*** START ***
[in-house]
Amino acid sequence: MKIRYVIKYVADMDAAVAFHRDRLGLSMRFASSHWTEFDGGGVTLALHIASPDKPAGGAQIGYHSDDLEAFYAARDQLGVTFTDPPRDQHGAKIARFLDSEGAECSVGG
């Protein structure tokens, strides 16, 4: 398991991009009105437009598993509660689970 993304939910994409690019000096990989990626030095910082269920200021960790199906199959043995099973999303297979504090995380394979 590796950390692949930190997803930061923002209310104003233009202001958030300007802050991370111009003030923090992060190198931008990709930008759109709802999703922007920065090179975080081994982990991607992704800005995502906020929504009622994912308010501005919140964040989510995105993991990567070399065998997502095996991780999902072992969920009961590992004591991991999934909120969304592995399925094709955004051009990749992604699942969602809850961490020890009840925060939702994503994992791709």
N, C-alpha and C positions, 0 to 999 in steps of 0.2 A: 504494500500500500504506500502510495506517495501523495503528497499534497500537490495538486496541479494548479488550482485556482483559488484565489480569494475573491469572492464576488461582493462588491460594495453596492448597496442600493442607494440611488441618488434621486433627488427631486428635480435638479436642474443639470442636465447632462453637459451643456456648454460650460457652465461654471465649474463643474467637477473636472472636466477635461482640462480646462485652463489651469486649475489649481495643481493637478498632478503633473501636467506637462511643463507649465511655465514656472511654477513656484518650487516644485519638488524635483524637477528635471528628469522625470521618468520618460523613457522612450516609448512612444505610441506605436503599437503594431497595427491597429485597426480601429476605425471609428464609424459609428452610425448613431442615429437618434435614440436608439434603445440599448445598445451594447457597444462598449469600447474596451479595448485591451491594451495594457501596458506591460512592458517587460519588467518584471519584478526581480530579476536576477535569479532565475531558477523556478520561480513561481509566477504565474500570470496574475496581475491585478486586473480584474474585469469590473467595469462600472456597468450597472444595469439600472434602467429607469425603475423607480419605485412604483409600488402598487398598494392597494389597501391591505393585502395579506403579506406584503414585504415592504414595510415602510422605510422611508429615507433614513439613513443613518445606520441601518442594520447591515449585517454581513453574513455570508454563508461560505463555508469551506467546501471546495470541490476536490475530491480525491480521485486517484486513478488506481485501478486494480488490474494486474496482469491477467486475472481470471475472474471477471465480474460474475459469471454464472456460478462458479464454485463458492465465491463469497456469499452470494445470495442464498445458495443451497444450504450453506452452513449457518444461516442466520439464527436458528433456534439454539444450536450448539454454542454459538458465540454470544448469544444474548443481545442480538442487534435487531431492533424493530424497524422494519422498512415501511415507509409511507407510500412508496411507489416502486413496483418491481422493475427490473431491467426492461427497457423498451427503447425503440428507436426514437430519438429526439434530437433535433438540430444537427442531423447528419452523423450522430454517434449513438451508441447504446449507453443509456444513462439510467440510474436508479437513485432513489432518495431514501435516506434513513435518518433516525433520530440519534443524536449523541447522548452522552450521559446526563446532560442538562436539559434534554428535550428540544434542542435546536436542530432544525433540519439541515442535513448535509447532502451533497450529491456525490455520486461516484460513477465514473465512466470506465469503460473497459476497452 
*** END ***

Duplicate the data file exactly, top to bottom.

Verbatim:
[in-house]
Amino acid sequence: MKIRYVIKYVADMDAAVAFHRDRLGLSMRFASSHWTEFDGGGVTLALHIASPDKPAGGAQIGYHSDDLEAFYAARDQLGVTFTDPPRDQHGAKIARFLDSEGAECSVGG
């Protein structure tokens, strides 16, 4: 398991991009009105437009598993509660689970 993304939910994409690019000096990989990626030095910082269920200021960790199906199959043995099973999303297979504090995380394979 590796950390692949930190997803930061923002209310104003233009202001958030300007802050991370111009003030923090992060190198931008990709930008759109709802999703922007920065090179975080081994982990991607992704800005995502906020929504009622994912308010501005919140964040989510995105993991990567070399065998997502095996991780999902072992969920009961590992004591991991999934909120969304592995399925094709955004051009990749992604699942969602809850961490020890009840925060939702994503994992791709």
N, C-alpha and C positions, 0 to 999 in steps of 0.2 A: 504494500500500500504506500502510495506517495501523495503528497499534497500537490495538486496541479494548479488550482485556482483559488484565489480569494475573491469572492464576488461582493462588491460594495453596492448597496442600493442607494440611488441618488434621486433627488427631486428635480435638479436642474443639470442636465447632462453637459451643456456648454460650460457652465461654471465649474463643474467637477473636472472636466477635461482640462480646462485652463489651469486649475489649481495643481493637478498632478503633473501636467506637462511643463507649465511655465514656472511654477513656484518650487516644485519638488524635483524637477528635471528628469522625470521618468520618460523613457522612450516609448512612444505610441506605436503599437503594431497595427491597429485597426480601429476605425471609428464609424459609428452610425448613431442615429437618434435614440436608439434603445440599448445598445451594447457597444462598449469600447474596451479595448485591451491594451495594457501596458506591460512592458517587460519588467518584471519584478526581480530579476536576477535569479532565475531558477523556478520561480513561481509566477504565474500570470496574475496581475491585478486586473480584474474585469469590473467595469462600472456597468450597472444595469439600472434602467429607469425603475423607480419605485412604483409600488402598487398598494392597494389597501391591505393585502395579506403579506406584503414585504415592504414595510415602510422605510422611508429615507433614513439613513443613518445606520441601518442594520447591515449585517454581513453574513455570508454563508461560505463555508469551506467546501471546495470541490476536490475530491480525491480521485486517484486513478488506481485501478486494480488490474494486474496482469491477467486475472481470471475472474471477471465480474460474475459469471454464472456460478462458479464454485463458492465465491463469497456469499452470494445470495442464498445458495443451497444450504450453506452452513449457518444461516442466520439464527436458528433456534439454539444450536450448539454454542454459538458465540454470544448469544444474548443481545442480538442487534435487531431492533424493530424497524422494519422498512415501511415507509409511507407510500412508496411507489416502486413496483418491481422493475427490473431491467426492461427497457423498451427503447425503440428507436426514437430519438429526439434530437433535433438540430444537427442531423447528419452523423450522430454517434449513438451508441447504446449507453443509456444513462439510467440510474436508479437513485432513489432518495431514501435516506434513513435518518433516525433520530440519534443524536449523541447522548452522552450521559446526563446532560442538562436539559434534554428535550428540544434542542435546536436542530432544525433540519439541515442535513448535509447532502451533497450529491456525490455520486461516484460513477465514473465512466470506465469503460473497459476497452 